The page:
• 12-week Phase I/II clinical trial to treat Rett Syndrome with NTI164 broad spectrum cannabinoid drug therapy extended to 52 weeks
  • All 14 female patients to receive NTI164 under care of Associate Professor Carolyn Ellaway
  • Phase I/II 12 week data expected late Q1 to earl Q2 CY2024
  • The Rett Syndrome market is estimated at US$2 billion per annum


Special Report: Health tech business Neurotech International has extended its Phase I/II clinical trial to explore the usage of its lead NTI164 compound to treat kids with Rhett Syndrome.

After recently announcing approval and clearance from the Human Research Ethics Committee (HREC) and Therapeutic Goods Administration (TGA) respectively for a 12-week program, Neurotech International (ASX:NTI) has now received an additional HREC to allow paitents to continue to receive NTI164 beyond the initial 12 weeks of the clinical trial for a total of 52 weeks under the supervision of the ead investigator of the clinical trial, Professor Carolyn Ellaway.

NTI164 is a compound derived from a unique cannabis strain with low THC. The cannabinoids include CBDA, CBC, CBDP, CBDB and CBN.

Pre-clinical studies have demonstrated its efficacy and have been approved for clinical trials for a range of neurological studies in children – and Rett Syndrome has been targeted for NTI164’s application. Neurotech has already demonstrated significant clinical data in paediatric patients with autism and PANDAS/PANS.  Rett Syndrome will be the third clinical trial to shortly report results.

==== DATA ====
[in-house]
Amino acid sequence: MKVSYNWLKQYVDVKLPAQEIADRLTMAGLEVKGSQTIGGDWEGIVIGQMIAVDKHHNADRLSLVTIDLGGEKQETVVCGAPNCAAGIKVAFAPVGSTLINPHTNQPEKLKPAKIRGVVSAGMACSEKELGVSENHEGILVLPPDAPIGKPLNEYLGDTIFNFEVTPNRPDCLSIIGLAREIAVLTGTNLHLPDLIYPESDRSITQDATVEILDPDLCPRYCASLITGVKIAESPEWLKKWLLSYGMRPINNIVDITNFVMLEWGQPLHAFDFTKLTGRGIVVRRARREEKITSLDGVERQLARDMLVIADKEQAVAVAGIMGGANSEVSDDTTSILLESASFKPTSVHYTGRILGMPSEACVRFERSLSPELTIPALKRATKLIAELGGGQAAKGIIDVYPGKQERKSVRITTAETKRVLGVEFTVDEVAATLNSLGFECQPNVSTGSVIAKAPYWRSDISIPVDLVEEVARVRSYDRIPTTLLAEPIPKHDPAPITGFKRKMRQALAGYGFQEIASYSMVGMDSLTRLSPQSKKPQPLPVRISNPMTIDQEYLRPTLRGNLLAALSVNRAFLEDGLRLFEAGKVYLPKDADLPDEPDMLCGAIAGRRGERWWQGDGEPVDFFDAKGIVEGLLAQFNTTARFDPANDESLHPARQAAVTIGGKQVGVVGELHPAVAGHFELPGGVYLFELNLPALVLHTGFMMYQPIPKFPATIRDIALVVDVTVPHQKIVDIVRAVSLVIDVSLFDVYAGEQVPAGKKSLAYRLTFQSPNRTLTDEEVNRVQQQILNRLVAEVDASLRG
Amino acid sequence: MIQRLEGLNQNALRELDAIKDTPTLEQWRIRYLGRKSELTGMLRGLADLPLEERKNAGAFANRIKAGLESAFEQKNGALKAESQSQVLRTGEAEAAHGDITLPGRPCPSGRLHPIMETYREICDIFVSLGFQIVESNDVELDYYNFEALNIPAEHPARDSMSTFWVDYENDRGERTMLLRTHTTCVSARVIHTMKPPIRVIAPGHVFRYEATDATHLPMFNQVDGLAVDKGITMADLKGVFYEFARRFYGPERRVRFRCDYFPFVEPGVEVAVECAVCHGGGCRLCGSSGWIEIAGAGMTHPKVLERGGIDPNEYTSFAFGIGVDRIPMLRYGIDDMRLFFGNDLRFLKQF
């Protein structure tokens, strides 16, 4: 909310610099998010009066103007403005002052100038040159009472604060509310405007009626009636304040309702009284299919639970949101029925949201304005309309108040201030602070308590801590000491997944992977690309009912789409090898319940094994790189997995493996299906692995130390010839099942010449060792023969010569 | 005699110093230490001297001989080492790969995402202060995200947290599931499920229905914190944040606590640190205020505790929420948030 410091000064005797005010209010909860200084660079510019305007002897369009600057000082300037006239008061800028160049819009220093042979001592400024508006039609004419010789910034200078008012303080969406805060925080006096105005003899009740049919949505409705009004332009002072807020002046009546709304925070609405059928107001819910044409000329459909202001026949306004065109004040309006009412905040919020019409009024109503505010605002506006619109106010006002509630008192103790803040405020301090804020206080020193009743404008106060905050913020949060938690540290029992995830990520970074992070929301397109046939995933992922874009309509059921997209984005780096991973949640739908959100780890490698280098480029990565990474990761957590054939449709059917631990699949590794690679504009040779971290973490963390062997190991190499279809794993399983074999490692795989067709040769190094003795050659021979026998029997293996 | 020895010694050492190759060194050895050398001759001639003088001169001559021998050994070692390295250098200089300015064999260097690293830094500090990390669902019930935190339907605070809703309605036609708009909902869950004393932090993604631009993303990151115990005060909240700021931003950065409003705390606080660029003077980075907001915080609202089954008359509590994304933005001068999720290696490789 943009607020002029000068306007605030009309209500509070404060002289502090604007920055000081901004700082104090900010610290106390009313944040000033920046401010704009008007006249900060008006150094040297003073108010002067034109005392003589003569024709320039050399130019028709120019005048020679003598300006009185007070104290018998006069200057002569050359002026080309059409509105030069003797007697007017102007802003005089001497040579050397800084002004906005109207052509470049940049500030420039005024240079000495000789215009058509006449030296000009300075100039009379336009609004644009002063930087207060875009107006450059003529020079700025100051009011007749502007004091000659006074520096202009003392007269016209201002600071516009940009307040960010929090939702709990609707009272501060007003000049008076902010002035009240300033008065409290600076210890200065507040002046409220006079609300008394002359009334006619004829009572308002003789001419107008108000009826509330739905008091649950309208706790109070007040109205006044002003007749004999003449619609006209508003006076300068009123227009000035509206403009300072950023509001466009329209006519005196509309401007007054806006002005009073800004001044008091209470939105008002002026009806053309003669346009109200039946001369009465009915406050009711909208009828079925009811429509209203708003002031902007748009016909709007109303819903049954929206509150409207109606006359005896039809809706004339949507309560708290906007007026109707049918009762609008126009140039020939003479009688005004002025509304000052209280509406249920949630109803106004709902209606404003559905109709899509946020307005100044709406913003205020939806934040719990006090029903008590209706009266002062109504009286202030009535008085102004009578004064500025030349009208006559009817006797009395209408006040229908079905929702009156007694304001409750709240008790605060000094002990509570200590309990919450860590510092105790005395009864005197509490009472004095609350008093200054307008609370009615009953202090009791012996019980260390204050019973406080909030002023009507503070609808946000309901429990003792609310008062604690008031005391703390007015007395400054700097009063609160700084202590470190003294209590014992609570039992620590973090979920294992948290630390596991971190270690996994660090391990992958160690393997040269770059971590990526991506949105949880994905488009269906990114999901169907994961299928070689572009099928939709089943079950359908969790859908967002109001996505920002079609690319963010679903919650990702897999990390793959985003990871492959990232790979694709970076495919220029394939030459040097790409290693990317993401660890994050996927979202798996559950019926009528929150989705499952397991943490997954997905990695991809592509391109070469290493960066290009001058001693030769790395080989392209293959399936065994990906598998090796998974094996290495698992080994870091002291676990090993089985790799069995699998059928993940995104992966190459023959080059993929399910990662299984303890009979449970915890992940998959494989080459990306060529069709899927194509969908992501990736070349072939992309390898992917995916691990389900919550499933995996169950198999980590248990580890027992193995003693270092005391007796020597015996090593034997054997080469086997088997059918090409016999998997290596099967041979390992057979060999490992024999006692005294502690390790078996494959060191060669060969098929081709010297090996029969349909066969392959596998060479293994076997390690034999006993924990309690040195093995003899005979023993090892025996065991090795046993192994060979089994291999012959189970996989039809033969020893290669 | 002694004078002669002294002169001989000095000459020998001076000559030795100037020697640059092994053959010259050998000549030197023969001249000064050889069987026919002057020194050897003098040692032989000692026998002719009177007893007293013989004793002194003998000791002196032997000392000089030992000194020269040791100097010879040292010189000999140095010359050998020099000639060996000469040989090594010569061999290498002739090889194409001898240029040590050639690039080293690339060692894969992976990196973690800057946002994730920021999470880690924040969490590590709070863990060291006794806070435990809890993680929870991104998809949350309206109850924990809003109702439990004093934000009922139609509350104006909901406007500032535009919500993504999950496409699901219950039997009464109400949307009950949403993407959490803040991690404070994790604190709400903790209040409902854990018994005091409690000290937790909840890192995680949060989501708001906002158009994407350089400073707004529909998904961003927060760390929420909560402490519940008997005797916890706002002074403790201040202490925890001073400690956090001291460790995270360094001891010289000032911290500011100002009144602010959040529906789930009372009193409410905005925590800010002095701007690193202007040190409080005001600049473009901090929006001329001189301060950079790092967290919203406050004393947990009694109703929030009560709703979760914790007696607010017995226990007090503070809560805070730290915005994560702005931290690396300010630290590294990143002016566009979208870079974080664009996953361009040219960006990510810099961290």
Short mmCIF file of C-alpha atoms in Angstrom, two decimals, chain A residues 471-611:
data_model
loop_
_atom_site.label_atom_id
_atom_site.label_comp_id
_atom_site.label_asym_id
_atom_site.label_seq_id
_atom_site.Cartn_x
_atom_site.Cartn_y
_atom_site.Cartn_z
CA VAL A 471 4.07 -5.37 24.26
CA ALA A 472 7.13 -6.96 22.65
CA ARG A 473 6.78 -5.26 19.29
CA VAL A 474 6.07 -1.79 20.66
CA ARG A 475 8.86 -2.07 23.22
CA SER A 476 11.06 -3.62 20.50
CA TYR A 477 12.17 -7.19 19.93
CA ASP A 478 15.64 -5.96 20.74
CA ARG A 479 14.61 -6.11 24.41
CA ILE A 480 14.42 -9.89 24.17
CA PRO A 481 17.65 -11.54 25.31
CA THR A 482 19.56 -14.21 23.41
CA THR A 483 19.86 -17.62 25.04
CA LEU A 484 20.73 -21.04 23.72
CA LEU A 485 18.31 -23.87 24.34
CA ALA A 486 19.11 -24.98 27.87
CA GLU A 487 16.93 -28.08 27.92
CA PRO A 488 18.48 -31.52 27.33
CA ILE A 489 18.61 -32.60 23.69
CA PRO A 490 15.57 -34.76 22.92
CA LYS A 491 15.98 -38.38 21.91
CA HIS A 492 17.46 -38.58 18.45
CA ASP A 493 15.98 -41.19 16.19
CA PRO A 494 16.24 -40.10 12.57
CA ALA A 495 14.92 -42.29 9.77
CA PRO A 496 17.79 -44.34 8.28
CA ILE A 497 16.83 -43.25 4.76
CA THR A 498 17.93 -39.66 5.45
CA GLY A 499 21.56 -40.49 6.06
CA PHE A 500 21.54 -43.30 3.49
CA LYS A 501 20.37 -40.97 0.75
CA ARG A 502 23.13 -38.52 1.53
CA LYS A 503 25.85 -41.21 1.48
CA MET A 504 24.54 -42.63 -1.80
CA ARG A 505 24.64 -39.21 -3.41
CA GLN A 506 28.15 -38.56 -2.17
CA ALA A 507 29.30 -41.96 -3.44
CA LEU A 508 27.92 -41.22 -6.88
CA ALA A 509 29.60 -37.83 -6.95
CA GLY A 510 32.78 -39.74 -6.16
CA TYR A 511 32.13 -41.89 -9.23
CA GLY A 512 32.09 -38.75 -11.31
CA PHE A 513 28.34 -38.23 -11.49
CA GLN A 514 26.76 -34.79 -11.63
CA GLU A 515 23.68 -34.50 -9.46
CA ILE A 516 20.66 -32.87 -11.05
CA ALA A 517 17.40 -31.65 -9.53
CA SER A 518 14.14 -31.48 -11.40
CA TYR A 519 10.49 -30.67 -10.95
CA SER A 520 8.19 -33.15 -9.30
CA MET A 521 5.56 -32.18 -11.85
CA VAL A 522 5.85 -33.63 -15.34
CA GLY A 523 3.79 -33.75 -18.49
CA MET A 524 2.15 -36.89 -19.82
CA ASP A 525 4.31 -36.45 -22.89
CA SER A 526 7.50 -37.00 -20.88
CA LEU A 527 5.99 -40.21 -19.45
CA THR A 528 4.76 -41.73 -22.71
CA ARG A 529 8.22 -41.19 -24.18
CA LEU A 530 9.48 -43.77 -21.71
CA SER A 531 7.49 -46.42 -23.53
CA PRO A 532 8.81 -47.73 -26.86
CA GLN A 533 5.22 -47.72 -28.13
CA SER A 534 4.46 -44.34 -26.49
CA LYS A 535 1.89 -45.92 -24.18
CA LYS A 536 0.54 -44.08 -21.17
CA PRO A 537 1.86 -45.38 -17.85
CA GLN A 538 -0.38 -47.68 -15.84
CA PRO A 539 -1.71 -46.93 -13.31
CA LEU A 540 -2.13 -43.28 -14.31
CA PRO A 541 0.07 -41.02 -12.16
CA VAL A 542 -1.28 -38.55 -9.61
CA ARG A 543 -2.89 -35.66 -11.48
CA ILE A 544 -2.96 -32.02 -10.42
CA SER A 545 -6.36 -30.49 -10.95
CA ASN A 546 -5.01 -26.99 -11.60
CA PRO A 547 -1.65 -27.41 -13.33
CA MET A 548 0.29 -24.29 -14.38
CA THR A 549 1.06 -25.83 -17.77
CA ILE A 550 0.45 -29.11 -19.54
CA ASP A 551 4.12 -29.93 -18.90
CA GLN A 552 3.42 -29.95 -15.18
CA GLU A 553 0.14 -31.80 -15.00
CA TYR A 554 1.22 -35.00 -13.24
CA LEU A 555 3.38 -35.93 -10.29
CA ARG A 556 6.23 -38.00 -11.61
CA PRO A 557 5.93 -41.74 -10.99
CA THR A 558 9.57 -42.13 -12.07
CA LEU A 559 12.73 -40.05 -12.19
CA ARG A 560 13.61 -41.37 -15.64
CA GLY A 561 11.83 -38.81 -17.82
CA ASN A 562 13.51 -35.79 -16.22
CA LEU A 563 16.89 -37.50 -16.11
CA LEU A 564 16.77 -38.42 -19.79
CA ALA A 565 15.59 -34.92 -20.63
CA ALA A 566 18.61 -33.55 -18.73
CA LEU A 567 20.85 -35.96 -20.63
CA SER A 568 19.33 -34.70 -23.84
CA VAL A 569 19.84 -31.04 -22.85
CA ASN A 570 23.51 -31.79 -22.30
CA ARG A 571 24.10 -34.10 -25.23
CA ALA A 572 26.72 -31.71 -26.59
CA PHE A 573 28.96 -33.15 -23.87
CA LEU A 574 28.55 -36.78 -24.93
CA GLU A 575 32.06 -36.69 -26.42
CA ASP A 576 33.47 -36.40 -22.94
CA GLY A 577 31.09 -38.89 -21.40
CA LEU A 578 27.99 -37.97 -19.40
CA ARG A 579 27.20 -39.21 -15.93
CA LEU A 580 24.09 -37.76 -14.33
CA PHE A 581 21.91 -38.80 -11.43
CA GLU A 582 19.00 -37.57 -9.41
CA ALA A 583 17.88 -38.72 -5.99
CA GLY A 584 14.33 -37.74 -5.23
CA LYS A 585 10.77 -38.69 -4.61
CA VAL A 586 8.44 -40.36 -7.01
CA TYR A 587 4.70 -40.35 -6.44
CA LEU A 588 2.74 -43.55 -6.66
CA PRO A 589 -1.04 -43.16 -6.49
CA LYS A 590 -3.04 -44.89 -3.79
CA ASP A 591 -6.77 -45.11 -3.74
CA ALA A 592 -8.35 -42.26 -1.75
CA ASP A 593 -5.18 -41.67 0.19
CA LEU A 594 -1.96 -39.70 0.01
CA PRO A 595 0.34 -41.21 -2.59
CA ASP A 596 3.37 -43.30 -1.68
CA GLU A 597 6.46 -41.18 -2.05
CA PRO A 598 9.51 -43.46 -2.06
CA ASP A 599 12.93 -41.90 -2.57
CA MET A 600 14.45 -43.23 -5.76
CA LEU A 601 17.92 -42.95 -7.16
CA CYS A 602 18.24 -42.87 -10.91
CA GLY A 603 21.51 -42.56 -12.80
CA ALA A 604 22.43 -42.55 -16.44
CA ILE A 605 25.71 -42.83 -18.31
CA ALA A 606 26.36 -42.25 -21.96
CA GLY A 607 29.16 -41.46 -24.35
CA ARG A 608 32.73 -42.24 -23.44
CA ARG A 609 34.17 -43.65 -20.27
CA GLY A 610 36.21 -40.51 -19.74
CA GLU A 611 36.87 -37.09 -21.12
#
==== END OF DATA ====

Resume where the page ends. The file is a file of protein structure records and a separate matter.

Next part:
NTI164 has been exclusively licenced for neurological applications globally.


Trial extension

All 14 Rett Syndrome patients are female and will have the biotech company’s NTI164 drug treatment quadrupled from 12 weeks to 52 weeks under its Phase I/II clinical trial to investigate its use and efficacy.

Neurotech executive director Dr Thomas Duthy says 52 weeks of daily oral treatment with NTI164 was approved by Westmead’s Human Research Ethics Committee under the clinical trial protocol.

“It is certainly pleasing that under the supervision and care of Associate Professor Carolyn Ellaway at The Children’s Hospital at Westmead that all patients and their families have elected to continue treatment with NTI164 for a period of one year,” Duthy says.

“We eagerly await the clinical findings from this world-first cannabinoid drug therapy trial in Rett Syndrome over the coming weeks.

“Rett Syndrome is a rare genetic neurological and developmental disorder and is almost exclusively the result of a mutation(s) in the methyl CpG binding protein 2 (MECP2) gene located on the X chromosome, which is required for normal brain development and function.

“Rett Syndrome occurs almost exclusively in girls, with an incidence of one in 10,000 female live births. The prevalence is approximately 15,000 girls and women in the US and 350,000 globally.

“The market is estimated at over US$2 billion annually.”


This article was developed in collaboration with Neurotech, a Stockhead advertiser at the time of publishing.

This article does not constitute financial product advice. You should consider obtaining independent advice before making any financial decisions.